14 results for Information paper, Energy and Facilities
Manual control in grain drying operations with large variations in moisture often leads to significant overdrying or underdrying, and is highly inefficient from an energy point of view. Feedback-based automatic controllers can help to minimise energy consumption by controlling energy inputs more precisely to meet the needs of the product being processed. While preservation of grain quality is the primary benefit, energy savings of up to 20 percent can be achieved.
The pressure drops typical in compressed-air systems used on farm can result in energy losses greater than 35 percent. Pressure drops can be reduced by increasing the pipe/hose diameter to reduce friction, thereby helping to reduce flow losses; selecting rigid pipes made of smooth material to further reduce friction; minimising the length of pipe and components that increase joins (resulting in fewer smooth areas) and the likelihood of bends.
Leakage accounts for nearly one third of compressed-air energy consumption. A proactive leak repair and maintenance program should be followed for compressed-air systems. Applying repair and maintenance measures in a sustainable manner requires regular inspection and assessment of your system and engagement with equipment operators. The upside is that energy savings of up to 80 percent can be achieved.
Chilling and refrigeration can account for more than half of a farm’s energy use. Cold chain technology has improved markedly over the past decade and the range of opportunities for farmers to save energy has expanded. This fact sheet provides an outline of the energy-saving opportunities in cooling and refrigeration, and details areas in which upgrades can improve the quality of your produce and its farm-gate value.
Upgrading farm lighting equipment can achieve energy savings for relatively low investment and should be considered by most farm businesses. Reductions in lighting energy use of 82 percent can be made. Which specific solution best suit your needs will depends on a number of factors. Generally, retrofitting requires less up-front capital and is simpler, but installing a new system is more cost-effective in buildings that contain older equipment. Full replacement of your lighting can also be economical where improvements in technology have led to price reductions.
The main heating technologies used in poultry sheds are radiant and air heaters. Various factors need to be considered in determining the most effective and efficient technology for poultry sheds. Assuming similar combustion efficiencies within heaters, radiant and infra-red technologies will have inherently lower energy costs and may be 15 to 30 percent more efficient than brooder heaters. Alternative heating technologies, while less commonly used in poultry sheds than radiant and air heaters, may also be worth considering.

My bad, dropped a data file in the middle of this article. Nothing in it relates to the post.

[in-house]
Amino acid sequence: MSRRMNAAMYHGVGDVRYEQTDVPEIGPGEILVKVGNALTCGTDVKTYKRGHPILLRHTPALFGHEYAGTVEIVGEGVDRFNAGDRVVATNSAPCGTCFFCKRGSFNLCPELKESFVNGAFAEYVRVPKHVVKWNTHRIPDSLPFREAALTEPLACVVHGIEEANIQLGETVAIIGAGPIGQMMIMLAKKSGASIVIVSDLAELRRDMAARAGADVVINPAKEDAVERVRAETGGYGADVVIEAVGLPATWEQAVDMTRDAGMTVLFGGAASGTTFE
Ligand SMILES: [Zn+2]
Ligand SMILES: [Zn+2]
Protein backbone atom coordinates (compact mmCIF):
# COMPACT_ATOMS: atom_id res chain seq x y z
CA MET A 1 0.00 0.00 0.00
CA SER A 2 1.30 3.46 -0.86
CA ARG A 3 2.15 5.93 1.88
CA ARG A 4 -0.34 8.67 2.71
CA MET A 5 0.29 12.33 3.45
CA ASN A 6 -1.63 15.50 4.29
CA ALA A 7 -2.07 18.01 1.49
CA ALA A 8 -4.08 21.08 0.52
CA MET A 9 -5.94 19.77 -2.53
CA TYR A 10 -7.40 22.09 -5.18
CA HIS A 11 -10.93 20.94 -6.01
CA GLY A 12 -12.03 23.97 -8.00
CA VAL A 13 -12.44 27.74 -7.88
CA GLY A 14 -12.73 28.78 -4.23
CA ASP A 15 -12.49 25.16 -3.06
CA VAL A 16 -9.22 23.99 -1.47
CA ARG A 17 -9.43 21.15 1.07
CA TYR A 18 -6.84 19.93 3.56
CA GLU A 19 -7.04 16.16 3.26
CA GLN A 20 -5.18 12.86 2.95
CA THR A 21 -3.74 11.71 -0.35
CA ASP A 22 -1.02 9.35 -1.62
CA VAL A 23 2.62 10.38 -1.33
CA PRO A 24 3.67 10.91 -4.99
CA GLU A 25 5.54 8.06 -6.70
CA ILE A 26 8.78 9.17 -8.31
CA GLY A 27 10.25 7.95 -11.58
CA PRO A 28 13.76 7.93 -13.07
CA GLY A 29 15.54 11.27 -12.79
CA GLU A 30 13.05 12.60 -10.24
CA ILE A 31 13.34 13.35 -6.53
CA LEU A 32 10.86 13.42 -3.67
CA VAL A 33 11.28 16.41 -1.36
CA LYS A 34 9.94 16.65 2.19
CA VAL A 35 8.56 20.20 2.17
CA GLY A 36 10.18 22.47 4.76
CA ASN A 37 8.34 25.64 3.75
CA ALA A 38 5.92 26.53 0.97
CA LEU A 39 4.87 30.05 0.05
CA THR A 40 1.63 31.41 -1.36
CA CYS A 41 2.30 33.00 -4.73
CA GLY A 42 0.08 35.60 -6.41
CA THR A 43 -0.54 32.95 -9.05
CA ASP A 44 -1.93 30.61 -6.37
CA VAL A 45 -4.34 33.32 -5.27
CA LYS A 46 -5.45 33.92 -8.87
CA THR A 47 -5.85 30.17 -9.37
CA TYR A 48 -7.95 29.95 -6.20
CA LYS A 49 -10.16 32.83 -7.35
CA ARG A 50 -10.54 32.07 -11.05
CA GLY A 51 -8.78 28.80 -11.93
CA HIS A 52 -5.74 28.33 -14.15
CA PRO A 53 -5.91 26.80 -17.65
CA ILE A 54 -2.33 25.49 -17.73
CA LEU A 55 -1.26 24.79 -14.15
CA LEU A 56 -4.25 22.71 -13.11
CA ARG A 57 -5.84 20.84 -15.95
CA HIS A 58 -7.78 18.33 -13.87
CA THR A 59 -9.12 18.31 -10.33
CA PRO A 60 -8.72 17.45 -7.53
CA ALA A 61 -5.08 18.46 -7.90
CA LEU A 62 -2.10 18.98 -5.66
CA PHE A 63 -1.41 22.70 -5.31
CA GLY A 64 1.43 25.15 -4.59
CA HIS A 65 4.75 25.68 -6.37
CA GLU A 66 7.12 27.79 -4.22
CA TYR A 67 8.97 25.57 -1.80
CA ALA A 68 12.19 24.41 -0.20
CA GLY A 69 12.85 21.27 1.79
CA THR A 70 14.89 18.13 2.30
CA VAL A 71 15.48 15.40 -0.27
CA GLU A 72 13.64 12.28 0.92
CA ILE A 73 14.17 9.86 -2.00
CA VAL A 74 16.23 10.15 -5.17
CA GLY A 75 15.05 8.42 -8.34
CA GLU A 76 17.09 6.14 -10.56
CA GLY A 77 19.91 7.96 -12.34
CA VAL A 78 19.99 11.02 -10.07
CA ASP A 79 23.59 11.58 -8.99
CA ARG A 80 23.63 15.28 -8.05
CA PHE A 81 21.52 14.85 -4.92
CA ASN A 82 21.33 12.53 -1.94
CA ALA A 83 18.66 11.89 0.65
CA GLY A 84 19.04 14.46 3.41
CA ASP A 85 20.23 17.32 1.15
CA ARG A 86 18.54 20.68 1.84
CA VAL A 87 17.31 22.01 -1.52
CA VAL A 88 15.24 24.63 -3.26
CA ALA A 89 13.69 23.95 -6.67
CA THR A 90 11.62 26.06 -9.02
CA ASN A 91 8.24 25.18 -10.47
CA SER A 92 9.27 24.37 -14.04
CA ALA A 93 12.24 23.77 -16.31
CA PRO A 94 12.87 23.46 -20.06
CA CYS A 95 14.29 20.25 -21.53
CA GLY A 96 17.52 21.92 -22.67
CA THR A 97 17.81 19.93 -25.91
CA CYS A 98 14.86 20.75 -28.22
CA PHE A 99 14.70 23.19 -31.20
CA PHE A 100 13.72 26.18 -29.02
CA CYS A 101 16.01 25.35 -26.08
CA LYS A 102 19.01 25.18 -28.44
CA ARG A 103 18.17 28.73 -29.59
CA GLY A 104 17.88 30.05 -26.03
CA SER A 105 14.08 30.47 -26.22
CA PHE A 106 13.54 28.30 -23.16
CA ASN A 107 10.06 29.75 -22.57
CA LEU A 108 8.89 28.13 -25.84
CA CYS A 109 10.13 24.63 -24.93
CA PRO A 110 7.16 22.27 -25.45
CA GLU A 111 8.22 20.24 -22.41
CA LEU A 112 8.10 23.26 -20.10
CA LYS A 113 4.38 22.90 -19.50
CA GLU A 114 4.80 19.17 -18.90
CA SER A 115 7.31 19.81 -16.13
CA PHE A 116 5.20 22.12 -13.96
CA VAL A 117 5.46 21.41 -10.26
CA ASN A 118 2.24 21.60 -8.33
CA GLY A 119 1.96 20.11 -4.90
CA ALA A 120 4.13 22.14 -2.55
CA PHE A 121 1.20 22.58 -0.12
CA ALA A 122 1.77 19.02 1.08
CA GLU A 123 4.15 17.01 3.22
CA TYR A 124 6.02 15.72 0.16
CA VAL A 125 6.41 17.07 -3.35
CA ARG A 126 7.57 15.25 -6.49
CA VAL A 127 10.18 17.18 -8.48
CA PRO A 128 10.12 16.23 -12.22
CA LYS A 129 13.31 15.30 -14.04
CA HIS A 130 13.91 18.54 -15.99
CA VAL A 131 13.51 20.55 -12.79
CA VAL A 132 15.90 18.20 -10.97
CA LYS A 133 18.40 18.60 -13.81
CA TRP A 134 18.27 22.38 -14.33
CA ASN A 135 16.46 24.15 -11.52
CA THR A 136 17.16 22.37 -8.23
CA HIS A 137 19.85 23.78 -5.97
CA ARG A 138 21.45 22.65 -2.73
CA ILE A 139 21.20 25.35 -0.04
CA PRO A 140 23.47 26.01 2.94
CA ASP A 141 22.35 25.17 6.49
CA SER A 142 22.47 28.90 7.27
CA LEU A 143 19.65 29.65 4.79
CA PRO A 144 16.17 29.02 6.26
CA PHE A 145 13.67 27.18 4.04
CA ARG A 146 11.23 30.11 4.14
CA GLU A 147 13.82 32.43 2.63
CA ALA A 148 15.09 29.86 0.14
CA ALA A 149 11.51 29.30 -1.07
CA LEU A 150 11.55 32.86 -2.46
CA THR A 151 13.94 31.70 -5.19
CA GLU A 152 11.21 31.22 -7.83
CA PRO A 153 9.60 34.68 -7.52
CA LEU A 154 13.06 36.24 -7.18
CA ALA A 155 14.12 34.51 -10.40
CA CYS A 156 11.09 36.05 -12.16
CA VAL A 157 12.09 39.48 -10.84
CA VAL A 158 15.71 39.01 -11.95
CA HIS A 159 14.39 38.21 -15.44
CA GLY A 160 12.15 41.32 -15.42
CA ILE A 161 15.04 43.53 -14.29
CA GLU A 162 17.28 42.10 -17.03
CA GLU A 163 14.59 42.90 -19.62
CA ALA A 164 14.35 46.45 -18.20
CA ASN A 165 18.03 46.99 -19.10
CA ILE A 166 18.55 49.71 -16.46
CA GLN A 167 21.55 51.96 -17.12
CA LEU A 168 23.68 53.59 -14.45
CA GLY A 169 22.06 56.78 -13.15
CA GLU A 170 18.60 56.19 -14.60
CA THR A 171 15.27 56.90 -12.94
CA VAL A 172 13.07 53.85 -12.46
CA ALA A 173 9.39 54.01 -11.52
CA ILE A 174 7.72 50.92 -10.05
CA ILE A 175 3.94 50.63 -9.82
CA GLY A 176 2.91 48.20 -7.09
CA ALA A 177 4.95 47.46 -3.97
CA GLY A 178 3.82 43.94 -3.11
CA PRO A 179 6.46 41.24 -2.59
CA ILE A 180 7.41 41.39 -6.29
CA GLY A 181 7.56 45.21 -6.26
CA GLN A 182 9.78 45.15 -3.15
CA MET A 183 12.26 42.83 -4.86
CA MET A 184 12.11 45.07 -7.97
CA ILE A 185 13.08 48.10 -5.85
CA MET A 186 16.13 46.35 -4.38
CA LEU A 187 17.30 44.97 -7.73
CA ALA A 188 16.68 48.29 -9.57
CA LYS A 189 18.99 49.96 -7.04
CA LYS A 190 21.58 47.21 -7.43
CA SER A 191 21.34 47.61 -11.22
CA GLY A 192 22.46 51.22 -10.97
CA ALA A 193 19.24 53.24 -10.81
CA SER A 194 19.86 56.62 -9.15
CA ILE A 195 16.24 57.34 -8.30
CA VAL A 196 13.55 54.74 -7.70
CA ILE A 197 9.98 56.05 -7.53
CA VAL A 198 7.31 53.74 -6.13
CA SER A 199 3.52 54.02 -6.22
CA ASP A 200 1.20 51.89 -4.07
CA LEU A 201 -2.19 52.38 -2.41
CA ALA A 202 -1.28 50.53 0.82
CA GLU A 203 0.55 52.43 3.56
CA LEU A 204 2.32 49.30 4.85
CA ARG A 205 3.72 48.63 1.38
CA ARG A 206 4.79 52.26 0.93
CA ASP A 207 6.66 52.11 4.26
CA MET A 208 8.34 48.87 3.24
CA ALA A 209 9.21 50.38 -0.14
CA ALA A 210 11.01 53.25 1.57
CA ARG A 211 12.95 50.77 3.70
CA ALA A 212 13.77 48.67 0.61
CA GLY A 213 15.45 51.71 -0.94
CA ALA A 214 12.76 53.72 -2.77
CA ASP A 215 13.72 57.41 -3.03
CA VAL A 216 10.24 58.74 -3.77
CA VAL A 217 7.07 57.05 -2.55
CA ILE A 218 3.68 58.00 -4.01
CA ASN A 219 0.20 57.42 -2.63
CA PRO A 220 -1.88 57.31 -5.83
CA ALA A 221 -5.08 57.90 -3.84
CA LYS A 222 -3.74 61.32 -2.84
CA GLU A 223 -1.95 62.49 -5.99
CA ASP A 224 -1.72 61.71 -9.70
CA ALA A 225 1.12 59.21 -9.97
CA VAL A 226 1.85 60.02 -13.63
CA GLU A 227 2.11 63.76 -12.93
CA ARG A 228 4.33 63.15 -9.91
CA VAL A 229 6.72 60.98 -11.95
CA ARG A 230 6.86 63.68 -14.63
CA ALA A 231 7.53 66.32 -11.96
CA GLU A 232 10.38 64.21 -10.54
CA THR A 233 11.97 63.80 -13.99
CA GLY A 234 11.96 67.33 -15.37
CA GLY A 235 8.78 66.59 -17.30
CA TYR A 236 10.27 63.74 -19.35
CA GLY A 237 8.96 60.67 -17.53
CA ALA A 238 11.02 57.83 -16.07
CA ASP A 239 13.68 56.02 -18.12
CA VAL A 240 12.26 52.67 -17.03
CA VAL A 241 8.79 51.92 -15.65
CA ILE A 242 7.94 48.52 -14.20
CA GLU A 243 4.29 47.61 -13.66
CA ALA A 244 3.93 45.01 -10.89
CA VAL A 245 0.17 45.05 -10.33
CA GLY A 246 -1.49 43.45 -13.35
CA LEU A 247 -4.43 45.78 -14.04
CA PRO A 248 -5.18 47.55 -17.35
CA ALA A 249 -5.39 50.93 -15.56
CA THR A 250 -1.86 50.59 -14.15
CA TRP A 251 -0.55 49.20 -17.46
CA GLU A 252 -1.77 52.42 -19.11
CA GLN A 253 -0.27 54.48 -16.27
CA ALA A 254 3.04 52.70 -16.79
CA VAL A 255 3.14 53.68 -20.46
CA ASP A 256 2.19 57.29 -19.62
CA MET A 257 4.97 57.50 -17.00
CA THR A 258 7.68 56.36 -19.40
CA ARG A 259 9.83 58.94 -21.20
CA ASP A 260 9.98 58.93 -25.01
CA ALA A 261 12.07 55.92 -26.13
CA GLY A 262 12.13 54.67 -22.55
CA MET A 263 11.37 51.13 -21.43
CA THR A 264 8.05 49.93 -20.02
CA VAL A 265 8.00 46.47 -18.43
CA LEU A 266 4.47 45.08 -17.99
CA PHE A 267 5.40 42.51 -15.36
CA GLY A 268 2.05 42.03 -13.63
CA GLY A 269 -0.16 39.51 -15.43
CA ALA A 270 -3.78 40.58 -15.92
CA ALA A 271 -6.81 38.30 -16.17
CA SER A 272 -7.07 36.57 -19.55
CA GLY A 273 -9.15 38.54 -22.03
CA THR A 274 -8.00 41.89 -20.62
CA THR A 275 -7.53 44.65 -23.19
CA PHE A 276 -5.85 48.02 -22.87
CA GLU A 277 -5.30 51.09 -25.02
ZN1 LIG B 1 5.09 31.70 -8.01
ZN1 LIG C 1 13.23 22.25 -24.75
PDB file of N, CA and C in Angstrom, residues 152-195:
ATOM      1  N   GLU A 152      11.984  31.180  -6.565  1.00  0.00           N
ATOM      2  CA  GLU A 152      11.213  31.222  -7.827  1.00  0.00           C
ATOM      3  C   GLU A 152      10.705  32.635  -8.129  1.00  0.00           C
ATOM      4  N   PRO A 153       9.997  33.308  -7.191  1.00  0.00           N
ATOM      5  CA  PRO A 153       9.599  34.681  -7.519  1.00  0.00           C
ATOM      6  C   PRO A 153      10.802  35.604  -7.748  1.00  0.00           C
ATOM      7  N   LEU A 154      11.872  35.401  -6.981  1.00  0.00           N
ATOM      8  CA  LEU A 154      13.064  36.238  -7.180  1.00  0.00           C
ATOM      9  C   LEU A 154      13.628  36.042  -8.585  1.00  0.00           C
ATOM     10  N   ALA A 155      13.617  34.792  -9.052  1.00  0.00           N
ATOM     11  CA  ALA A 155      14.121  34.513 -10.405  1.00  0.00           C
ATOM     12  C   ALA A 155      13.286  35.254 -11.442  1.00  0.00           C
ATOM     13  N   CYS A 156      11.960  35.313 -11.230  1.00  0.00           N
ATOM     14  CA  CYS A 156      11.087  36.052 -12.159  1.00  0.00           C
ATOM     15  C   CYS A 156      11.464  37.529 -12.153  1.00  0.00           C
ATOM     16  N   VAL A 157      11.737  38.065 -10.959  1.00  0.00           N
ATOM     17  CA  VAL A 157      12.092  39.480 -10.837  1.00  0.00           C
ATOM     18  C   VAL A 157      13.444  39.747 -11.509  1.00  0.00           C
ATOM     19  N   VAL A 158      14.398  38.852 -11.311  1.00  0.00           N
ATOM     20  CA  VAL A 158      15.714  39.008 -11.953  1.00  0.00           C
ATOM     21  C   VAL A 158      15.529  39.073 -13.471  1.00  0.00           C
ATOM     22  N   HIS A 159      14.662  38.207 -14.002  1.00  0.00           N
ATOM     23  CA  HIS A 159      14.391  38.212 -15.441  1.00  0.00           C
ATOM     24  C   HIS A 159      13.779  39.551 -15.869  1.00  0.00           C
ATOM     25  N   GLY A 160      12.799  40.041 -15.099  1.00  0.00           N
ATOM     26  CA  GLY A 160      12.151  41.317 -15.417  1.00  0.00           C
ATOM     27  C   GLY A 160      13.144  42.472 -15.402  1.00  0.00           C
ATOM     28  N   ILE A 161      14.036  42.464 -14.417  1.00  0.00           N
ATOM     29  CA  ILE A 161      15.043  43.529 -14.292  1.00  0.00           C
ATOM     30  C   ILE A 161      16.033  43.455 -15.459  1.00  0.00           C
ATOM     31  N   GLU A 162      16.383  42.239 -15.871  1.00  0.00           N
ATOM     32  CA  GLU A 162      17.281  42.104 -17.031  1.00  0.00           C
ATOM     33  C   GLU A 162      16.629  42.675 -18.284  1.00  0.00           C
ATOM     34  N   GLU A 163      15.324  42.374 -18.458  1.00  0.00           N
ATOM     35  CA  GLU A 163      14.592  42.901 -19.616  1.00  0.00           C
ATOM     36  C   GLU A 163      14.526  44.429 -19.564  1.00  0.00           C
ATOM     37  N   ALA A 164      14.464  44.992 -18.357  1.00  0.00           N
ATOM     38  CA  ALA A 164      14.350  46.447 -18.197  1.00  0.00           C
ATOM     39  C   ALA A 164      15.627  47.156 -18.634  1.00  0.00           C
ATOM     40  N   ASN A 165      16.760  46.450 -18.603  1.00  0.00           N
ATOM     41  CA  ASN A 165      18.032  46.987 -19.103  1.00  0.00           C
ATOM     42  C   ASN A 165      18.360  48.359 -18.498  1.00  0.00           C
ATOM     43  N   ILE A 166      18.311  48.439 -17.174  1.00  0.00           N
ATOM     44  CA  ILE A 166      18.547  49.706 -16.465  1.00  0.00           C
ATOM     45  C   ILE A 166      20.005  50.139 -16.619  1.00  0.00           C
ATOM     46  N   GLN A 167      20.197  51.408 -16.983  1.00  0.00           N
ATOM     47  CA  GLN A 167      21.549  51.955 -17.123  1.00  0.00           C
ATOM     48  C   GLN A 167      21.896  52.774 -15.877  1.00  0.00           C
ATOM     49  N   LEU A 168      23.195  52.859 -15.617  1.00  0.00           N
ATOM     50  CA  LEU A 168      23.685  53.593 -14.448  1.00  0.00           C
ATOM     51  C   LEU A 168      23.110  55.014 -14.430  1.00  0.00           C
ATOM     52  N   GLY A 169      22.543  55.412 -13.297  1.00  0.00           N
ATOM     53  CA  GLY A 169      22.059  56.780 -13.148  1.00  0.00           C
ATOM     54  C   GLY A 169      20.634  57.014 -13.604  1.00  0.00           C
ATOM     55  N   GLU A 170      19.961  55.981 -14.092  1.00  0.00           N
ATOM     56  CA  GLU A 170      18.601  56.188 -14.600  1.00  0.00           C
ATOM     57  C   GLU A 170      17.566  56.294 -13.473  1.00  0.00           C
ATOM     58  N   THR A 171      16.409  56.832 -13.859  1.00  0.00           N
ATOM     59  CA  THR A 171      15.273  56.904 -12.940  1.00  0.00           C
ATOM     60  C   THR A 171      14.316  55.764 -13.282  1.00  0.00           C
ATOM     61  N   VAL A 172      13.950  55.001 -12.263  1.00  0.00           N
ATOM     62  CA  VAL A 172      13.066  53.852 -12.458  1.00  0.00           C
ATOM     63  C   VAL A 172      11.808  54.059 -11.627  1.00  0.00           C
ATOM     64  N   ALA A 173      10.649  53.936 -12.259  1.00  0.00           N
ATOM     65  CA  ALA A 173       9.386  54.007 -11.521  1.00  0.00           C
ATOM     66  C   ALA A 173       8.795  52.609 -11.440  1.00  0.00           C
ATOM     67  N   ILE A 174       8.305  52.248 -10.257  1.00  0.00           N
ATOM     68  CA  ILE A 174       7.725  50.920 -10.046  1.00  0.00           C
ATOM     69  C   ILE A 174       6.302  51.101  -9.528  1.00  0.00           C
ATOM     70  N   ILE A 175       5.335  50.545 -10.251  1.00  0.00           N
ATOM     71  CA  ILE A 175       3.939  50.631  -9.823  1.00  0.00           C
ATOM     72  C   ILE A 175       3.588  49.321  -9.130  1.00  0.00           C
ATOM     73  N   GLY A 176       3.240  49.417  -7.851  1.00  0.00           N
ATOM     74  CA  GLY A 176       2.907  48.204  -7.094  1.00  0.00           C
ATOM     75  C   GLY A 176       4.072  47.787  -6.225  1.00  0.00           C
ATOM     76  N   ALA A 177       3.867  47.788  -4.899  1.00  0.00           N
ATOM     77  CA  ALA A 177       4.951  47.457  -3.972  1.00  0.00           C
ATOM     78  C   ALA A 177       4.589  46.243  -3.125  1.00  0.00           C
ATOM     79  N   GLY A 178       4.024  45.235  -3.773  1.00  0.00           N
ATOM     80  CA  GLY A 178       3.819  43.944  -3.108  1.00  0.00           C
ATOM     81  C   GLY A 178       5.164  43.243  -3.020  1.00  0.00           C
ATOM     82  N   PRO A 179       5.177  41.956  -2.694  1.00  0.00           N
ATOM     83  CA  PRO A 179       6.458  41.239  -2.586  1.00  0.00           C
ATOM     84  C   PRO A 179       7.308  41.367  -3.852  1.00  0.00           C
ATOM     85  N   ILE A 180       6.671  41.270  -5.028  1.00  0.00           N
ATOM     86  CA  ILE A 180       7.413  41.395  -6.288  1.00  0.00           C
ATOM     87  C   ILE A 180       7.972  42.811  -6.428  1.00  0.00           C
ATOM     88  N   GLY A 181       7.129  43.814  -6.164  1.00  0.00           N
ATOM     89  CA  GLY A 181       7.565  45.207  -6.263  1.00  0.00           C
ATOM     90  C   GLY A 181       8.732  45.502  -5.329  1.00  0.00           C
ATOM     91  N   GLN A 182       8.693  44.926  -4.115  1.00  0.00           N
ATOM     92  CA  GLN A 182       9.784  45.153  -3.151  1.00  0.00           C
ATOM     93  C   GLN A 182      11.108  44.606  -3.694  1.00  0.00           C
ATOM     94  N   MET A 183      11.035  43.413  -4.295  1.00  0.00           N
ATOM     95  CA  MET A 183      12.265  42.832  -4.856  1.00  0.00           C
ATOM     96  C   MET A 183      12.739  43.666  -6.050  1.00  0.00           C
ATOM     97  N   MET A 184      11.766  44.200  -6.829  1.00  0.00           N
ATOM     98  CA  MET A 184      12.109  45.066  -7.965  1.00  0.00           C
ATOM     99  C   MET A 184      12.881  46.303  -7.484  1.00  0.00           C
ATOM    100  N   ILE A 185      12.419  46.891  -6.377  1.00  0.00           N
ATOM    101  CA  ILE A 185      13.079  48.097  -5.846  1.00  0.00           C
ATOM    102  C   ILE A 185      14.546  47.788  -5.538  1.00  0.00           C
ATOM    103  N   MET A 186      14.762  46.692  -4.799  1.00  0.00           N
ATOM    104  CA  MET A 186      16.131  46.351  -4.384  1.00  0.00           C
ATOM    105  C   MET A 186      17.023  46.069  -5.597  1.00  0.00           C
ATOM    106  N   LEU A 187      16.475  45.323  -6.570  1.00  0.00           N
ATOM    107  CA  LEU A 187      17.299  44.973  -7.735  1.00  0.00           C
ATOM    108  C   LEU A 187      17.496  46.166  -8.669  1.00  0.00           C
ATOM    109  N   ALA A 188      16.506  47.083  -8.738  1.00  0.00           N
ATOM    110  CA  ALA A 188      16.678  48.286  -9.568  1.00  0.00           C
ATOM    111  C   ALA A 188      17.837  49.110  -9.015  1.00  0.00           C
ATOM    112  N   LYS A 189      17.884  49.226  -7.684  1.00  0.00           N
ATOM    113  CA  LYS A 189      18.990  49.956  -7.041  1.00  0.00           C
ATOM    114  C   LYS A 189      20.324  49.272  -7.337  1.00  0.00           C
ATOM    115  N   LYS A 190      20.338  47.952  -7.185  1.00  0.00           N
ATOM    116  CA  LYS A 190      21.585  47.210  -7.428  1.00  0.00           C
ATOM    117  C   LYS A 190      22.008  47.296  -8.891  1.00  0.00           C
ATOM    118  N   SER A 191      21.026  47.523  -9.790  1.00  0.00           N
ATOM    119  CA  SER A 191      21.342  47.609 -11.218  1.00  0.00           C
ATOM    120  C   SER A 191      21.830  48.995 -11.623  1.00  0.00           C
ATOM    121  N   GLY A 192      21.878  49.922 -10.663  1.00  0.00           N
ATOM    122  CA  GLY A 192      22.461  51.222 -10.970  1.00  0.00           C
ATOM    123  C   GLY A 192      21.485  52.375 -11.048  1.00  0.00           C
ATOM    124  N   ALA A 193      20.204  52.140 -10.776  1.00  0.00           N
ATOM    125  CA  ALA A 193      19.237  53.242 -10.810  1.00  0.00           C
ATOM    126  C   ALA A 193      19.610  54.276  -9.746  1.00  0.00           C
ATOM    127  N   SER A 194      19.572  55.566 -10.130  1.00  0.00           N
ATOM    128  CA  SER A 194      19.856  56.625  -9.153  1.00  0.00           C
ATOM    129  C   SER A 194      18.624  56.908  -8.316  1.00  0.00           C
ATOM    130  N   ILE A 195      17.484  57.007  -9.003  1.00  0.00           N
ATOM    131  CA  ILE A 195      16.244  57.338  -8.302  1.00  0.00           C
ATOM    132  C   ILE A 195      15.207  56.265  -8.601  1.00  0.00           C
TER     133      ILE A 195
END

Mechanical ventilation can optimise the transfer of temperature and the removal of harmful gasses from poultry production facilities. Setting controls to regulate air exchange automatically will allow sheds to maintain desired temperatures with minimal loss of conditioned air. Reducing the loss of conditioned air within facilities enables the maintenance of optimal temperature without requiring as much energy for heating and cooling.
Energy-efficiency improvements of up to five per cent are possible if failed electric motors are replaced with high-efficiency models. High-efficiency motors are more expensive than standard motors but typically demonstrate good return on investment in the small motor range (up to 185 kW). Over a 10-year operating period for a motor, the purchase price represents only about two percent of the total motor installation and operating costs. Even a small improvement in motor operating efficiency can produce significant energy and cost savings.
Insulation can result in efficiency gains of between 20 and 30 percent in some farm buildings, and is integral to the design of modern intensive animal production facilities. Insulation can be applied in roofs, walls and floors, and is best incorporated at the construction stage due to the cost and complexity of retrofitting. A wide range of products can be effective, potentially, in agricultural applications. Selecting materials and calculating your return on investment depends on assessing the specific requirements of your buildings and production system.
Reflective roof coatings can reduce the temperature inside farm facilities by up to 15 percent, reducing the energy demand of heating, ventilation and cooling (HVAC) systems. Savings are most significant where there was previously limited or no ceiling insulation in place. When commissioning new facilities or undertaking maintenance of existing ones, the additional cost of adding reflective coating to roofs is likely to be warranted.